Saturday, March 23, 2013

Homemade Pizza Dough

There is nothing more satisfying than pizza, and homemade pizza is, in my opinion, the bees knees!  You can control the ingredients, its a million times cheaper and the sky is the limit where toppings are concerned.  My favorite thing to do on a cold or rainy day is make a big huge batch of dough and then "clean out the fridge." This means that I go through and take out all leftovers, produce that looks suspicious and anything else I can find and devise ways to make these into delicious pizza toppings.  You can of course also plan your toppings and make some really unique and gourmet pizzas right at home.  The other thing that is great about making pizza at home is that children love helping and eating pizza!  My two year old drags her helping chair over, climbs up and starts piling things on (she also eats whatever is out which means she ends up eating lots of veggies and other things she would never just sit at the table and eat).

My daughter helping make pizza.

 I always make more dough than I need and after the kneading I separate the dough into balls and freeze them in their own bags that I can take out and thaw conveniently on nights when I don't want to make dough.  I also use this extra dough for a bunch of other things like cinnamon rolls, flatbreads and calzones (recipes to come). I encourage all of you to please feel free to invent creative non-pizza ways to use this dough and come back and let me know what you come up with!
I always add things to my dough recipe that are healthier than just using plain white flour. I also like to use locally grown wheat that is stone ground by a local mill in my area. If you don't have access to this kind of flour there are two socially responsible companies I like to recommend: Hodgson Mill and King Arthur Flour. My recipe calls for 4 cups of flour so I usually make it with 2 1/2 cups of unbleached organic white flour, 1 cup of organic stone ground whole wheat flour and then 1/2 cup of my add in.  Here are some add in ideas:

  • Flax meal (this requires you to add a little extra liquid I usually add a 2 Tablespoons of extra water if I use this)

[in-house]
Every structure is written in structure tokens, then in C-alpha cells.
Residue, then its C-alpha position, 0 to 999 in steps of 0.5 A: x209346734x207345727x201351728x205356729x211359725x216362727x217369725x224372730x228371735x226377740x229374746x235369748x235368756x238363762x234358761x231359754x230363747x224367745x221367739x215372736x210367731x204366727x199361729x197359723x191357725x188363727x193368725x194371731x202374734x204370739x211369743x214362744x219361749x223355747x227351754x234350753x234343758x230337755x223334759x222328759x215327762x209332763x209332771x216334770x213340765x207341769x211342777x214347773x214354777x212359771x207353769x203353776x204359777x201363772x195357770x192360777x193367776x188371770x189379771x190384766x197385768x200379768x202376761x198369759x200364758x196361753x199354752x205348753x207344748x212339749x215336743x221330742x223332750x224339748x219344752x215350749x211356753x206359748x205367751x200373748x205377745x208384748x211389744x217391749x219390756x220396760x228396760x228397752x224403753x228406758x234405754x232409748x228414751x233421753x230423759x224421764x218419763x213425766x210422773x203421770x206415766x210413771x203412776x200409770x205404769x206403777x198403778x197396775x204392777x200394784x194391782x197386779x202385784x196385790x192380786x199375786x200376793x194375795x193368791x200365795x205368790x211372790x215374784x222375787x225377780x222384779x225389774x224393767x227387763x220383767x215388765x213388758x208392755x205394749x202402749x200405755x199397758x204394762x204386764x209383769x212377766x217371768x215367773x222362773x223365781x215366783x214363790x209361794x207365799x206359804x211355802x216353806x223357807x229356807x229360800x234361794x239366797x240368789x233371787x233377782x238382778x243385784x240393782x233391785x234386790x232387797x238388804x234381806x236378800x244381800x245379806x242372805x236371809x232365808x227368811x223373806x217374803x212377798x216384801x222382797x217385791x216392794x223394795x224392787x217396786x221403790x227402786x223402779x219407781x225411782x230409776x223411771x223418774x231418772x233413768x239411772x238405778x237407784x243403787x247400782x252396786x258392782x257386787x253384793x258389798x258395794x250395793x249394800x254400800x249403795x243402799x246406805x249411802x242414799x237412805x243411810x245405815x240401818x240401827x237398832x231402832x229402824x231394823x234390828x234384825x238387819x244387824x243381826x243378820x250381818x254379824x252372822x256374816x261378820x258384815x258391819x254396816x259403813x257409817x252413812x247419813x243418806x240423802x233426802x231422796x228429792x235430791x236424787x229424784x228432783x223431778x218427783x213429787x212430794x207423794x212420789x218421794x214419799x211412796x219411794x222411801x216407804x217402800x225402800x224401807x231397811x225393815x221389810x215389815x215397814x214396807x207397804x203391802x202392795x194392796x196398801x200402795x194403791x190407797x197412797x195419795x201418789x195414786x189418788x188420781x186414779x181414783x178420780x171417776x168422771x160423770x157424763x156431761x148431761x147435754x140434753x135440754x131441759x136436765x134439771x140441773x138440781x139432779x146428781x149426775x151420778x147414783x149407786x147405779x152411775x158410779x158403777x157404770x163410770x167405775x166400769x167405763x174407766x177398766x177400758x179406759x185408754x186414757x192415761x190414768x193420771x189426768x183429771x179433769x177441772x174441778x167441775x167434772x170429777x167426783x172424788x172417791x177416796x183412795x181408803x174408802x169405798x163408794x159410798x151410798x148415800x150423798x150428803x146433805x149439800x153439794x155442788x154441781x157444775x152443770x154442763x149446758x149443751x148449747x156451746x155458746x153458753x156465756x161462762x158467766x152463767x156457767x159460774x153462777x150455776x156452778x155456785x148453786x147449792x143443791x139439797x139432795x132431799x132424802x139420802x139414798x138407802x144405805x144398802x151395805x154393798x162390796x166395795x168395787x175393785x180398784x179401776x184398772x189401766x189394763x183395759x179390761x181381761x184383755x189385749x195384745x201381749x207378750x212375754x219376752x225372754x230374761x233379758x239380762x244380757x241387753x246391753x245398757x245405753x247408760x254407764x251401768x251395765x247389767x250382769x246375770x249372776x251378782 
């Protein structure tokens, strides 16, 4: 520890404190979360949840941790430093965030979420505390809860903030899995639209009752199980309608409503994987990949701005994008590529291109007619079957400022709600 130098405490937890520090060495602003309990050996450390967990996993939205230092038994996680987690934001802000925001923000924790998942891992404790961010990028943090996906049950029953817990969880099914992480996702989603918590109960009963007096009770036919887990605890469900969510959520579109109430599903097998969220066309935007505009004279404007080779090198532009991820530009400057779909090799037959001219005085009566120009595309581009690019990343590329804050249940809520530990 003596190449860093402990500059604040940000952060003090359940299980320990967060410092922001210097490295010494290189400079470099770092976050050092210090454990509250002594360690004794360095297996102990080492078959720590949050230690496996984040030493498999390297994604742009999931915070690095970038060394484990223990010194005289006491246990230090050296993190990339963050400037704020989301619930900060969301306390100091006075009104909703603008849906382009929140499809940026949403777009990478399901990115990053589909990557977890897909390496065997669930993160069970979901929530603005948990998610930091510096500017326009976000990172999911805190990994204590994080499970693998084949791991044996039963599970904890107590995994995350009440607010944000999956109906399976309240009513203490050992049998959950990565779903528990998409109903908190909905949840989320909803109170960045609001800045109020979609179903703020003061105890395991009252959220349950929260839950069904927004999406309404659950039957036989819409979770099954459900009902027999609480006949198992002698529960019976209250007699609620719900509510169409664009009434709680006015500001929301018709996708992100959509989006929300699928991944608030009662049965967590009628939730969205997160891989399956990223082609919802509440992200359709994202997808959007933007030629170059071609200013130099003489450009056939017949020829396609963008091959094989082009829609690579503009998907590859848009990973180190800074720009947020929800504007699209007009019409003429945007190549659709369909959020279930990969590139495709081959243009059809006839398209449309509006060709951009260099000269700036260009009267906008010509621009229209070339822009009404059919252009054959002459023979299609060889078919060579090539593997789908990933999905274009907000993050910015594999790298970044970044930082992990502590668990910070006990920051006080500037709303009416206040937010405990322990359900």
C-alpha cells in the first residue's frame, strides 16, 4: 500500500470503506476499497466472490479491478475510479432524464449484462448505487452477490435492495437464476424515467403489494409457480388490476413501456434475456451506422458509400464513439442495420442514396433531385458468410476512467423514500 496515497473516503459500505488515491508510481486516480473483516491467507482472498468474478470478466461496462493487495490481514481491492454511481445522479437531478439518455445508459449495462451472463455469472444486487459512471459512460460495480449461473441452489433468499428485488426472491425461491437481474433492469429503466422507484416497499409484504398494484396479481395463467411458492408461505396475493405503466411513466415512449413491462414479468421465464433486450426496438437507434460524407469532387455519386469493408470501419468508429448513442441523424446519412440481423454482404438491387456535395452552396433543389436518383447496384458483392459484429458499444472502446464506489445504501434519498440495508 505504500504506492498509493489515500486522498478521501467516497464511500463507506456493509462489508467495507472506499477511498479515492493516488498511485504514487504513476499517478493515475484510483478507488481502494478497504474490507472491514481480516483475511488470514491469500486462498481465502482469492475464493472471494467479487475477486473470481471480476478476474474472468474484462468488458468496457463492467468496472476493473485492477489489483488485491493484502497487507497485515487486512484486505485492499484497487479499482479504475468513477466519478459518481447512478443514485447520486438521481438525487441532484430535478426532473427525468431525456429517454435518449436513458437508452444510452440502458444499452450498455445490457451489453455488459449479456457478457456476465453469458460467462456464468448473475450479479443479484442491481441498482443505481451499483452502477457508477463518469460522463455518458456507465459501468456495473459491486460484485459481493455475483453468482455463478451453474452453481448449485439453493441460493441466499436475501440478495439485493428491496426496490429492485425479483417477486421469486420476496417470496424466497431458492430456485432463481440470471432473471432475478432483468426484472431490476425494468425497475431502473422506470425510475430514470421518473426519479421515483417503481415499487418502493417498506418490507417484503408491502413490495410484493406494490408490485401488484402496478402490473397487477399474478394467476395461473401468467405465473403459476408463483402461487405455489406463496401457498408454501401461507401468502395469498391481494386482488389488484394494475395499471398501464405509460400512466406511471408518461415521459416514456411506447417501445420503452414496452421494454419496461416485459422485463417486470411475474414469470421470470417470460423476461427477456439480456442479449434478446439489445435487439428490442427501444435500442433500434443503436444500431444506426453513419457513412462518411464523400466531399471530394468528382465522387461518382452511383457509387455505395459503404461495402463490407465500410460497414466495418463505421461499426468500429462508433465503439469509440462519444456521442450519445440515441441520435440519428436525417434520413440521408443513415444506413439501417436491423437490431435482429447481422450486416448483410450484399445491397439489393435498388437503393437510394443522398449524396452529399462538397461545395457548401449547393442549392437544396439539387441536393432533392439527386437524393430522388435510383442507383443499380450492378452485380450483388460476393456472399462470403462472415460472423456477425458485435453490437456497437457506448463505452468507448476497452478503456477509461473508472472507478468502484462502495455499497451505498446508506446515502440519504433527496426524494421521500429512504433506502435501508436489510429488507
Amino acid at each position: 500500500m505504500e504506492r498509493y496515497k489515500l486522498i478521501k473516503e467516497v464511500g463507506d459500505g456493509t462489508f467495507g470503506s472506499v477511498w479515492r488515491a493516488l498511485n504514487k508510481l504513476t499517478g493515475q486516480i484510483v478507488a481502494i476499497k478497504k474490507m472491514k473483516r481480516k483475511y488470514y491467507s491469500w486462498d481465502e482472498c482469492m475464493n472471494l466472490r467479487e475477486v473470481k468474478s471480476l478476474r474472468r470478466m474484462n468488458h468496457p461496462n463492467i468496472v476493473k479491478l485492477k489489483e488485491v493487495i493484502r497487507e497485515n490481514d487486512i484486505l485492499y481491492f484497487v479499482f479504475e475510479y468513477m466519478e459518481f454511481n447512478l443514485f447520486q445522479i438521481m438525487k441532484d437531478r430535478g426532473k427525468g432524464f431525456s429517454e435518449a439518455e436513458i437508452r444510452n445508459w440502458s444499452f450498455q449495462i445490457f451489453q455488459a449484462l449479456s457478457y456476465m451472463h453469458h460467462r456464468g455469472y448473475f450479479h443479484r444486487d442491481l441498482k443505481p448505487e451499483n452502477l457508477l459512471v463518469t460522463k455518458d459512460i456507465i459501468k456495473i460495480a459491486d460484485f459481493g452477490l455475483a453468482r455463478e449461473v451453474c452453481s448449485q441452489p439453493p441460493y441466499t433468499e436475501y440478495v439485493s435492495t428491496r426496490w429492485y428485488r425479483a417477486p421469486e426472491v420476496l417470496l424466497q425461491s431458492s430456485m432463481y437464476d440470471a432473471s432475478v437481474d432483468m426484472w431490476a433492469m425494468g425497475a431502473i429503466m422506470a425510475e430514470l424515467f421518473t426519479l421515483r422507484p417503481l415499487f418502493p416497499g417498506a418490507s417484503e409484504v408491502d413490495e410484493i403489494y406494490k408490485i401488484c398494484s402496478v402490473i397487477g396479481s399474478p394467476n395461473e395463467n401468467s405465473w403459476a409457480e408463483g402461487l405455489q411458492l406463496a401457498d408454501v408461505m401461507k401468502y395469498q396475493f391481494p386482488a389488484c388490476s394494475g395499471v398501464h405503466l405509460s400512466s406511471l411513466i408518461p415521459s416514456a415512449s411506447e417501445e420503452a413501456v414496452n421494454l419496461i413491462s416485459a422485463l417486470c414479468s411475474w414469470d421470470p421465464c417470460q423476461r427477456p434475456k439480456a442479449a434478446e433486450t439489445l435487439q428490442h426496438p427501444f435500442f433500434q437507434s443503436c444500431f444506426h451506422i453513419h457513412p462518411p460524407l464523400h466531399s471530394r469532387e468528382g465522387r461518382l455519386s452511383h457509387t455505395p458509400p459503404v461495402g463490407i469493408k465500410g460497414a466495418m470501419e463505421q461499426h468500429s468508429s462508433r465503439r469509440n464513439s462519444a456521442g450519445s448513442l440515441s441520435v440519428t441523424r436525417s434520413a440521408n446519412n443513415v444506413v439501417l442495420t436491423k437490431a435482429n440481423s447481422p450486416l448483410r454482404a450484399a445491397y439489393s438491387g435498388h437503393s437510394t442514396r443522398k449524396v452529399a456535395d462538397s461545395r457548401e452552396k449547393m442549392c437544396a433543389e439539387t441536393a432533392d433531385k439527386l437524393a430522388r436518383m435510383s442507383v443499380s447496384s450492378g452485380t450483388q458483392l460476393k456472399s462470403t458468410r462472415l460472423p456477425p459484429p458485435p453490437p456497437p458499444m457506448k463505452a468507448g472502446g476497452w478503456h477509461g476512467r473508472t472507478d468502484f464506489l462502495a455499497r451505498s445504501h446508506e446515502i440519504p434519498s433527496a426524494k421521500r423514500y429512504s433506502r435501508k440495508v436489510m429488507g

• Wheat Germ
  • Barley flour
  • Chia seeds
I only use one add in at a time but please feel free to experiment with these!  You can also use more than 1/2 a cup if you want but I find that adding these things excessively makes a very tough dough that rips easily but if you are careful you can most certainly bump up the nutrition by adding a whole cup of the add in.

This recipe makes three medium size pizzas, or two large.

Print the recipe


2 1/2 Cups unbleached, organic, all purpose flour

1 Cup organic, stone ground, whole wheat flour

1/2 Cup wheat germ

1 tsp sea salt

3 Tbsp good quality olive oil , I use California Olive Ranch.

2 1/2 tsp organic active dry yeast

3 tsp organic, fair trade, raw cane sugar

1 1/4 Cups water, slightly warm (you will need 1 1/2 cups of water if your add in is flax meal, it requires more liquid)


If you have a bread maker place first five ingredients in the bread maker.

In a small bowl bloom the yeast by putting it in the warm water and adding the sugar to it, stir slightly and let it sit for 5 minutes. It will bubble and grow. Add to the dry ingredients in the bread maker.

Choose the setting for dough on your maker and you are done. Mine takes an hour and half to make and rise.

If you have a stand mixer then, in the bowl of the mixer add water, yeast, sugar, olive oil and salt.  Wait five minutes for the yeast to bloom.  While you wait in a large bowl mix together all flours and add ins. When the yeast has bloomed add in half the flour mixture and mix for one minute.  With the mixer on continue adding in flour 1/2 cup at a time till the dough comes away from the sides of the bowl and clings to the hook, mix for another 2 1/2 minutes.

Turn out dough onto a floured surface knead for a few minutes till the dough is shiny.  Form into a ball and place in a bowl greased with olive oil.

Dough after kneading, ready for its warm nap.

Pour a little olive oil over the top and cover with a clean cloth and set somewhere warm for an hour.

After an hour punch down the dough and turn onto a floured surface and cut into sections, I make about 6 small pizzas with this amount of dough.  I like to make small ones so that I can have a variety of toppings but feel free to make 2 large 14 inch pizzas or 4 medium ones.

I make 6 pizzas this size with this recipe.

Roll out your dough and place on a hot pizza stone and top to your heart's desire!  (I don't use anything else but a cast iron stone to bake my pizza I have experimented with many vessels for cooking and nothing beats a cast iron or ceramic stone).

Hot out of the oven, naturally raised turkey sausage, organic red and green peppers and locally grown onions.

“To eat is a necessity, but to eat intelligently is an art.” 
― François de La Rochefoucauld


  1. This sounds great! I love your idea of a breakfast pizza.. I am always looking for new breakfast ideas for my kids!

    1. Awesome! Thank you so much for visiting my blog! Come back when you have tried the recipe and let me know what you think!